“The identification of the human woman with the Universal Goddess is most explicit in tantric theology- yet the very existence of female masters, lineage holders and tantric adepts, although referred to repeatedly by tantric texts, is still doubted by some… Here there is no quarter given to feminist spiritual yearnings, or for women mystics to seek to follow the liberating footsteps of the ancient yogini who dared to think themselves divine.” Rita DasGupta Sherma
As is so often the case with “history” the “herstory” part tends to get left out – and yoga is no exception. Despite the many references to yoginis as revered adepts, “initiators” and “transmitters of doctrine” in ancient Tantric and Vedic texts, conventional yoga “history” tells us almost nothing about who they were, what they believed or what they practiced.
As a female yoga practitioner I’m deeply curious about these women and I just don’t understand why, as scholars comb through historical texts to learn more about the authentic roots of yoga, we continue to focus on male lineages and traditions, while ignoring the other half of the story – the real flesh and blood women who practiced and taught yoga for hundreds, if not thousands of years.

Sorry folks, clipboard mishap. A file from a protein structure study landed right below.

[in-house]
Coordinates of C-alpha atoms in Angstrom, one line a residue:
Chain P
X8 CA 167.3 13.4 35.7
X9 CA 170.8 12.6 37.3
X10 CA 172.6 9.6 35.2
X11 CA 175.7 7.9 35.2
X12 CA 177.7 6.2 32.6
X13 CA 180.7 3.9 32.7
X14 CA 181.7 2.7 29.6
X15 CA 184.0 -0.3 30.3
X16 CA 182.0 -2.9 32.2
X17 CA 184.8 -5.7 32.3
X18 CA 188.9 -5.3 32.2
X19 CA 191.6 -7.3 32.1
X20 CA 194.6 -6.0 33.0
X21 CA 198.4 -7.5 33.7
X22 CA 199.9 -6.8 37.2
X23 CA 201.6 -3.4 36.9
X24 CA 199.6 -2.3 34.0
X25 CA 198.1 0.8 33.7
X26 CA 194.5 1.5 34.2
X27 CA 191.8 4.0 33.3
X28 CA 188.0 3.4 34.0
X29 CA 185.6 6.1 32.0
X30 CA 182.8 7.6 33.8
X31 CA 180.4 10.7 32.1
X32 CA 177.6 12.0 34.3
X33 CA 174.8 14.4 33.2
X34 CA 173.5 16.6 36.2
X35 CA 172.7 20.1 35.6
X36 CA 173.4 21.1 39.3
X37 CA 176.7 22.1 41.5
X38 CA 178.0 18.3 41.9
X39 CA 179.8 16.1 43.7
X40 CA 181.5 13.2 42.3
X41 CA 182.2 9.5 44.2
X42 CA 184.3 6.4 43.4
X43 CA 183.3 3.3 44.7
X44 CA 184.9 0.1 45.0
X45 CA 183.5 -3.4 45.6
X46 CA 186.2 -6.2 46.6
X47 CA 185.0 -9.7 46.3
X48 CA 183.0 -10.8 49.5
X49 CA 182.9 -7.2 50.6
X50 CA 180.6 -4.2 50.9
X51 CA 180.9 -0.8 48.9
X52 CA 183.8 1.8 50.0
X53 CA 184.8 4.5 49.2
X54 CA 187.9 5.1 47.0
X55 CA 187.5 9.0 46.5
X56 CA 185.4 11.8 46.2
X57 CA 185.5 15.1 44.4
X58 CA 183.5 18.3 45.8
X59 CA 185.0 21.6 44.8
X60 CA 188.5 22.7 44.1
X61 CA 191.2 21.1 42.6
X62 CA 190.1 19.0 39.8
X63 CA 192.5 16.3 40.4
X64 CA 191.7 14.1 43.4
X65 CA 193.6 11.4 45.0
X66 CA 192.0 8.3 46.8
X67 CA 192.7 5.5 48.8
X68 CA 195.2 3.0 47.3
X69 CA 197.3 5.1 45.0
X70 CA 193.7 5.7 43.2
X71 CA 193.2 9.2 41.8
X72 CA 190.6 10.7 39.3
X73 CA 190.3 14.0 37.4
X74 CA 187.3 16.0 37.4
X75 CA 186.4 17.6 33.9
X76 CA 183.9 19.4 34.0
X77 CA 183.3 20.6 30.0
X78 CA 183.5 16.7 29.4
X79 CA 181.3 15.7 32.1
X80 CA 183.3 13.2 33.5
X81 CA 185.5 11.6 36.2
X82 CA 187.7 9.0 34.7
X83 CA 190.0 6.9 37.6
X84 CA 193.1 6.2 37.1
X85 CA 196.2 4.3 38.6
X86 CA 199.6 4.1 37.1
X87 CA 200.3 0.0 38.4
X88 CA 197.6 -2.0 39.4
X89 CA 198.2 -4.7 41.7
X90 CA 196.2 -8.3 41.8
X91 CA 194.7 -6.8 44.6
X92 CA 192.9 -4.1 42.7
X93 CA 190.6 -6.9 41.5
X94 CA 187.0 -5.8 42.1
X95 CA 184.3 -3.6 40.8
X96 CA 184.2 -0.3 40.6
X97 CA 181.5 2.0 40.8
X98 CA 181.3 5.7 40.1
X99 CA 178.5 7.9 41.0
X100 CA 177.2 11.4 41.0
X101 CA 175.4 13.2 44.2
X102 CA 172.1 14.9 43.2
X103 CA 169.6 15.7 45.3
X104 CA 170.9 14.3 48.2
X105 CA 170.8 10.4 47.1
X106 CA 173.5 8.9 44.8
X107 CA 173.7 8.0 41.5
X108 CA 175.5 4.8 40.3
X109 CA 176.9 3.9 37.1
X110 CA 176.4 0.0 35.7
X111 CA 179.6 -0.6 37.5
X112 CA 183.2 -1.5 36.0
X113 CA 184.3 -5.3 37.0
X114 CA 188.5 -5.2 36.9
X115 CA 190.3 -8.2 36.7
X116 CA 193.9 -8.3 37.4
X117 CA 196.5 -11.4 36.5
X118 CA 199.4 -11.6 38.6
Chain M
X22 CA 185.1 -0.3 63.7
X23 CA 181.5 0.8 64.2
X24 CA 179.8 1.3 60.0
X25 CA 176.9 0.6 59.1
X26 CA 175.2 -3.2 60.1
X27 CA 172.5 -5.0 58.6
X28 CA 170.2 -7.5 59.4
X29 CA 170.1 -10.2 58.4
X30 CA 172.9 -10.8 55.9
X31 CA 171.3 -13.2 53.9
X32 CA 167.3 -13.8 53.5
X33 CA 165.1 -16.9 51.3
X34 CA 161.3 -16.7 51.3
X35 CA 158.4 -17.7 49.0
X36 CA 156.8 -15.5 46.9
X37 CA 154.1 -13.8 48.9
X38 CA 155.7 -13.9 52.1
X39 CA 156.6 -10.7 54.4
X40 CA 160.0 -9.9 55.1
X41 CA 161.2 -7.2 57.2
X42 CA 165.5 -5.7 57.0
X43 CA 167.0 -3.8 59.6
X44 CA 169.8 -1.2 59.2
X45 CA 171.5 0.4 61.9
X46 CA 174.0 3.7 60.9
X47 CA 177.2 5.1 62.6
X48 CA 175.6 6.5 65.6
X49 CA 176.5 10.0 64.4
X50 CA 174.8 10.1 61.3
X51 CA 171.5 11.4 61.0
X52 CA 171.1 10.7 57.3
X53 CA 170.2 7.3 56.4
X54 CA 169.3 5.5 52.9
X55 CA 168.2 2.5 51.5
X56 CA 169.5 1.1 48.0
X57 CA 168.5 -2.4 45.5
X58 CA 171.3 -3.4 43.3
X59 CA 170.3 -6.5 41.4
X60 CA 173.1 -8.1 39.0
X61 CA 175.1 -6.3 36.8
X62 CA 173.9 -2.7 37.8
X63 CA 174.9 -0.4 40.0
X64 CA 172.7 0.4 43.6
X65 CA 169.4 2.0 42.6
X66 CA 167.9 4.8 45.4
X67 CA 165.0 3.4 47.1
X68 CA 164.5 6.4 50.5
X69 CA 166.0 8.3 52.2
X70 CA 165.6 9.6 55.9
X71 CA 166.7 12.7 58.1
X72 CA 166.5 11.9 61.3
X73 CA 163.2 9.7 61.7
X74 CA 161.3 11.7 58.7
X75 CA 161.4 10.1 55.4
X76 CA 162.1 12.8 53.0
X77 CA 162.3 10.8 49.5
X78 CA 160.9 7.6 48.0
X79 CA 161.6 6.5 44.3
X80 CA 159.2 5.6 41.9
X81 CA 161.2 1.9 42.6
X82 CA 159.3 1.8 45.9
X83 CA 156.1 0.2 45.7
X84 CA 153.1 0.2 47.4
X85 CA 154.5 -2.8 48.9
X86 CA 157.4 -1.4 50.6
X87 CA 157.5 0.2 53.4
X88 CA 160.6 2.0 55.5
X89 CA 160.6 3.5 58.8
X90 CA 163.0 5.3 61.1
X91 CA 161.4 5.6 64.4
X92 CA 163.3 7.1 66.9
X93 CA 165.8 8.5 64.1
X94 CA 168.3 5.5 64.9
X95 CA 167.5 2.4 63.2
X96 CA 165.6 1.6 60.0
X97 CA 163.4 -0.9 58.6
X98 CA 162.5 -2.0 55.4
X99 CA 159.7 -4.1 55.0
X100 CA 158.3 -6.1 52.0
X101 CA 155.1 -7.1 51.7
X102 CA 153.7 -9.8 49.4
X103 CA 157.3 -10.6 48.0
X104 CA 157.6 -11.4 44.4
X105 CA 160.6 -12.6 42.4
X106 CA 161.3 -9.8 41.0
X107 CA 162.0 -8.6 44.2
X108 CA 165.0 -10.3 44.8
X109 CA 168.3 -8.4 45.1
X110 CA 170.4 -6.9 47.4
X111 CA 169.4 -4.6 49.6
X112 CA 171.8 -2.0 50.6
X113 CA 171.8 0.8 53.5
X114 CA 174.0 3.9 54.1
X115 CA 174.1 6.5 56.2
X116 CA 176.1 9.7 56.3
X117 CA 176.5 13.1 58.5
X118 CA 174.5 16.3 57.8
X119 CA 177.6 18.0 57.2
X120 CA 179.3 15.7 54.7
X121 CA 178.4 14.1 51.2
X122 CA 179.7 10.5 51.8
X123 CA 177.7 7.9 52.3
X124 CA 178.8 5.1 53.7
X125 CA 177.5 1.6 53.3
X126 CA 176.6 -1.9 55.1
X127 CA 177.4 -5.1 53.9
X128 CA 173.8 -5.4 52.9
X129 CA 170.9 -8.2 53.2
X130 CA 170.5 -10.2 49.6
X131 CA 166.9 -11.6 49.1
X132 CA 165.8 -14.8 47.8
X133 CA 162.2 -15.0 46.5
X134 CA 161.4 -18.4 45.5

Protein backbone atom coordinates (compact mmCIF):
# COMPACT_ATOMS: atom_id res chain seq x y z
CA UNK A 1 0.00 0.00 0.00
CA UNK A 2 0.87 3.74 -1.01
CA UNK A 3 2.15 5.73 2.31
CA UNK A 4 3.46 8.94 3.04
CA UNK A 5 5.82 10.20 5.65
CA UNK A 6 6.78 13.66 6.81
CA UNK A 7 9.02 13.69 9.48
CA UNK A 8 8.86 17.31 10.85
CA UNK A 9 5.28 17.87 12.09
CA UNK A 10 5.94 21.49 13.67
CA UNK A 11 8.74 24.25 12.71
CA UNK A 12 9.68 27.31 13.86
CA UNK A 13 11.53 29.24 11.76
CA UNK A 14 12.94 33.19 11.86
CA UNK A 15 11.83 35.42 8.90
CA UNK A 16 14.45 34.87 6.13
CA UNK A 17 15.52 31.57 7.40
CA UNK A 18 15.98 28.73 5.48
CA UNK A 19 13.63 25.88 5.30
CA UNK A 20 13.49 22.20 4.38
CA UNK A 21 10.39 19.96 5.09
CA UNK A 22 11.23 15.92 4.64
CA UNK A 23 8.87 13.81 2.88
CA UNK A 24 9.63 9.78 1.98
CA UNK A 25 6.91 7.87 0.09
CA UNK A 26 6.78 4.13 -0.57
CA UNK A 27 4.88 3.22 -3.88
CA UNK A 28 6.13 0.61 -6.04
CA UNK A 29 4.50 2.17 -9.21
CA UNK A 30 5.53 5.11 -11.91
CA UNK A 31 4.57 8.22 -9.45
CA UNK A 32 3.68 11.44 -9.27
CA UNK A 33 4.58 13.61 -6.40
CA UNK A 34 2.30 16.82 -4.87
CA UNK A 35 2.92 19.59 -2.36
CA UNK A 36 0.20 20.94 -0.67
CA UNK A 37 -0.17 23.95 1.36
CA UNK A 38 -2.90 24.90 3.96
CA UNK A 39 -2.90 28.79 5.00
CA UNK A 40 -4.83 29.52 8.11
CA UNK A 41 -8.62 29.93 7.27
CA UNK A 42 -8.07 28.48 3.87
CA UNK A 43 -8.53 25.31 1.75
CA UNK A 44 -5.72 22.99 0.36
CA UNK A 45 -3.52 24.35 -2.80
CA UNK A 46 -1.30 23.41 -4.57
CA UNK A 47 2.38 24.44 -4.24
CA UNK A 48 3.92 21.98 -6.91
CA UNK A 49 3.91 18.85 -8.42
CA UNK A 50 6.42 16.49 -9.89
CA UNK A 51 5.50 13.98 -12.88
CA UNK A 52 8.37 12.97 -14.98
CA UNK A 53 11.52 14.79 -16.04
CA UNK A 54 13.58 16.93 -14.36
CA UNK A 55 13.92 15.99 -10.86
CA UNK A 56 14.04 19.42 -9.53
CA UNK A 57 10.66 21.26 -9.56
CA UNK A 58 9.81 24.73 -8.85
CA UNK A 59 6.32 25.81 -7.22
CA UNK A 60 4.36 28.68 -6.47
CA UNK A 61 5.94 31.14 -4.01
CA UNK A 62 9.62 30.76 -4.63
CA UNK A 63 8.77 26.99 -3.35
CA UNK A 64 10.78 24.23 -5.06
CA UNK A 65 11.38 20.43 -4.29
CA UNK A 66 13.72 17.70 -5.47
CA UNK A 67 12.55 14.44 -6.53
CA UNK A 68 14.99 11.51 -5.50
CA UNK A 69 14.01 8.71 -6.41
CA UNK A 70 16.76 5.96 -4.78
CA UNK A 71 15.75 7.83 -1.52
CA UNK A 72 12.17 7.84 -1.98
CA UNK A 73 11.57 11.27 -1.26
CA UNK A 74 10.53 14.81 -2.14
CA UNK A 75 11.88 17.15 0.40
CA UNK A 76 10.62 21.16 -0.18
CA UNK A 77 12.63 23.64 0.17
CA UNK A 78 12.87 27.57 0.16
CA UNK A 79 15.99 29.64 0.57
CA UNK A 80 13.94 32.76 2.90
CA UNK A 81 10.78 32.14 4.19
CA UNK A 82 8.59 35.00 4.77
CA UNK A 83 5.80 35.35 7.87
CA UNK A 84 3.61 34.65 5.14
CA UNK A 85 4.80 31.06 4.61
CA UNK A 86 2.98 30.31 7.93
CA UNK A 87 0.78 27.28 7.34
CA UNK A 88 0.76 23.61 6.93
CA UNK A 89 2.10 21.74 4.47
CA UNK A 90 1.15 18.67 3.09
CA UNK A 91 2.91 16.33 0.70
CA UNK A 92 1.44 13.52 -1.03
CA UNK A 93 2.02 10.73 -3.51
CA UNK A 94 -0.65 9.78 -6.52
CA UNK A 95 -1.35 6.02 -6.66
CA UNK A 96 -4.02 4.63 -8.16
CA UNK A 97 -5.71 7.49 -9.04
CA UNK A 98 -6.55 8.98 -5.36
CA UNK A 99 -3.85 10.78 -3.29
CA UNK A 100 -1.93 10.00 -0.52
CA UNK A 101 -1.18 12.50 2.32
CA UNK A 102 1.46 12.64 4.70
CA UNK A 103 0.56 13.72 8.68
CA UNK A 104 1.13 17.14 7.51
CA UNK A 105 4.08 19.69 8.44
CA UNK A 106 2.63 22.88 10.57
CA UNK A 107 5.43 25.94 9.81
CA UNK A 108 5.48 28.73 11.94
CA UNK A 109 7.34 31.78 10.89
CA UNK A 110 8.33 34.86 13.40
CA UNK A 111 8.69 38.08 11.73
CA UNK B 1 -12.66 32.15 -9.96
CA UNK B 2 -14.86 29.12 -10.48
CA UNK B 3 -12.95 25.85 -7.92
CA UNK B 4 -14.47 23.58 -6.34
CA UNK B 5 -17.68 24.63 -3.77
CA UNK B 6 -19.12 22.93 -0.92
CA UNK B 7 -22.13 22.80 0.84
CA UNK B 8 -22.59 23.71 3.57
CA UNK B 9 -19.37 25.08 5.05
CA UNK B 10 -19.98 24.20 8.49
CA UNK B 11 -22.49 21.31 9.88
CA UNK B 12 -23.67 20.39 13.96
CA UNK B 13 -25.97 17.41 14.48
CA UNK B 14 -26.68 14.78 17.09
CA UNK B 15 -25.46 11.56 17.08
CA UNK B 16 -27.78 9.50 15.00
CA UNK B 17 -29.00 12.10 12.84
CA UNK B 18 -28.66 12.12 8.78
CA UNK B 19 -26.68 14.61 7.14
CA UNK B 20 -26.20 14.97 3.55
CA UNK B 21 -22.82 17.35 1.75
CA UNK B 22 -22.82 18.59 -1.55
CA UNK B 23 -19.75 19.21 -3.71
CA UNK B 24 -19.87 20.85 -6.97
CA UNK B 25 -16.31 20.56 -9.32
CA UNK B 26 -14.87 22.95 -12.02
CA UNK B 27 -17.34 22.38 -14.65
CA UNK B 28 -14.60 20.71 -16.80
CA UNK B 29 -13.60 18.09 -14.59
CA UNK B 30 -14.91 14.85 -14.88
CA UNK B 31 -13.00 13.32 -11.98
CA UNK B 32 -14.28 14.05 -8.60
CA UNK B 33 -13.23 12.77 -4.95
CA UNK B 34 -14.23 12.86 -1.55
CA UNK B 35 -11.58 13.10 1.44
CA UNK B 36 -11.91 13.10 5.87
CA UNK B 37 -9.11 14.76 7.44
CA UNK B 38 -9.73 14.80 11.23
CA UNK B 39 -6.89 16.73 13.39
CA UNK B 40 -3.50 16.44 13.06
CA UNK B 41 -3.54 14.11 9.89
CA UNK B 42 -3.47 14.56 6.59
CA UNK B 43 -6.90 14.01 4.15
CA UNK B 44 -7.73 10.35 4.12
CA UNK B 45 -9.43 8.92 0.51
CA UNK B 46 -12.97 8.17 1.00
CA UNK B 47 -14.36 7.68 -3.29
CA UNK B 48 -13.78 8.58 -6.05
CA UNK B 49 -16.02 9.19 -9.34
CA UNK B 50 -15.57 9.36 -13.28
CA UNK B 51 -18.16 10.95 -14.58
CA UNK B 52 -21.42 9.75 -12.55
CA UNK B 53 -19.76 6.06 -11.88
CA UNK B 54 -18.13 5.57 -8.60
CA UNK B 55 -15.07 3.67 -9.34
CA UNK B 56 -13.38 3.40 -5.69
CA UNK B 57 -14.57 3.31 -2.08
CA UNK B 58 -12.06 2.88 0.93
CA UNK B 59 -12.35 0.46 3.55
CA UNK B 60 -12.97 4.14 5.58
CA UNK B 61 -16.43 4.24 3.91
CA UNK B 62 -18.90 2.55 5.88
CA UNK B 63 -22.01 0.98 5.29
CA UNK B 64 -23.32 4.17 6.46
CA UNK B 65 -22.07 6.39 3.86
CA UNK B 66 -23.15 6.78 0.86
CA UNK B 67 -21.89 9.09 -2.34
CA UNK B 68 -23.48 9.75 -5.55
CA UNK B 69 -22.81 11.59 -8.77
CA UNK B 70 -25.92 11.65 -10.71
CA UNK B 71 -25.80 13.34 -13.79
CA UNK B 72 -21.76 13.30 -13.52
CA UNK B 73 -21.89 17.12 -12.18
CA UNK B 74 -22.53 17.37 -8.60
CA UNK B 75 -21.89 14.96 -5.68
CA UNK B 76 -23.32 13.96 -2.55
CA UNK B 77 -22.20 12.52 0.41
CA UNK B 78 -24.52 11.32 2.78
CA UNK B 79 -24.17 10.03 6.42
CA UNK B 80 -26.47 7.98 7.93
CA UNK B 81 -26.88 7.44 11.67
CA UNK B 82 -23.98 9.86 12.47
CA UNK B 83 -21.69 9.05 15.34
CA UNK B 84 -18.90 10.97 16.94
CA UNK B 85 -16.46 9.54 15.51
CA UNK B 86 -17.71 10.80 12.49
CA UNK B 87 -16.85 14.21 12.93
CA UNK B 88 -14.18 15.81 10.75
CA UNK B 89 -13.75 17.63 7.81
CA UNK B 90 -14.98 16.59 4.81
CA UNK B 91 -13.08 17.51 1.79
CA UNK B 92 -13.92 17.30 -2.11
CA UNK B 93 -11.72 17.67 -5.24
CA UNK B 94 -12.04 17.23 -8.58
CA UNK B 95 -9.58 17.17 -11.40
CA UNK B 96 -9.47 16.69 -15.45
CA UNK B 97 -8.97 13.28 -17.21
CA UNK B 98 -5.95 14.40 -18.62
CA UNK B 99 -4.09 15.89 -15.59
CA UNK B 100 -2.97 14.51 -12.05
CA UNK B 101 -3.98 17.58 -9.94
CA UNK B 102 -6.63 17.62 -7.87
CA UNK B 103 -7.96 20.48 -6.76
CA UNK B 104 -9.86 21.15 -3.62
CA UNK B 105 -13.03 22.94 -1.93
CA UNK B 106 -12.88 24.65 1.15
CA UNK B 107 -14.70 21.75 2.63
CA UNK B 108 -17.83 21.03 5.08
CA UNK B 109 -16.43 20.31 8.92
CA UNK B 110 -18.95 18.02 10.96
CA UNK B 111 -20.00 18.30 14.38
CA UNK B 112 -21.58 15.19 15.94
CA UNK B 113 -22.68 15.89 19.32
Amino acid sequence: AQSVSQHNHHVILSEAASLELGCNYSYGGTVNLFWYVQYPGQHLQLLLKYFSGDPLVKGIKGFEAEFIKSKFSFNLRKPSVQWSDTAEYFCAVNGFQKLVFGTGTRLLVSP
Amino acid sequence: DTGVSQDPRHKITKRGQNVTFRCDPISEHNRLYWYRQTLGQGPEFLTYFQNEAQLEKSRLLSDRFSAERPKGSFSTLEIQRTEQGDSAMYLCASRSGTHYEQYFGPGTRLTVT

Giti Thadani’s book Mobius Trip: Digressions from India’s Highways documents the complete neglect of historical evidence of the yogini in contemporary India. She claims there are hundred of Tantric texts and yogini statues which still lie collecting dust “hidden in vaults in museums and universities” and she cites many examples of written texts where the feminine of the original Sanskrit has been translated as masculine.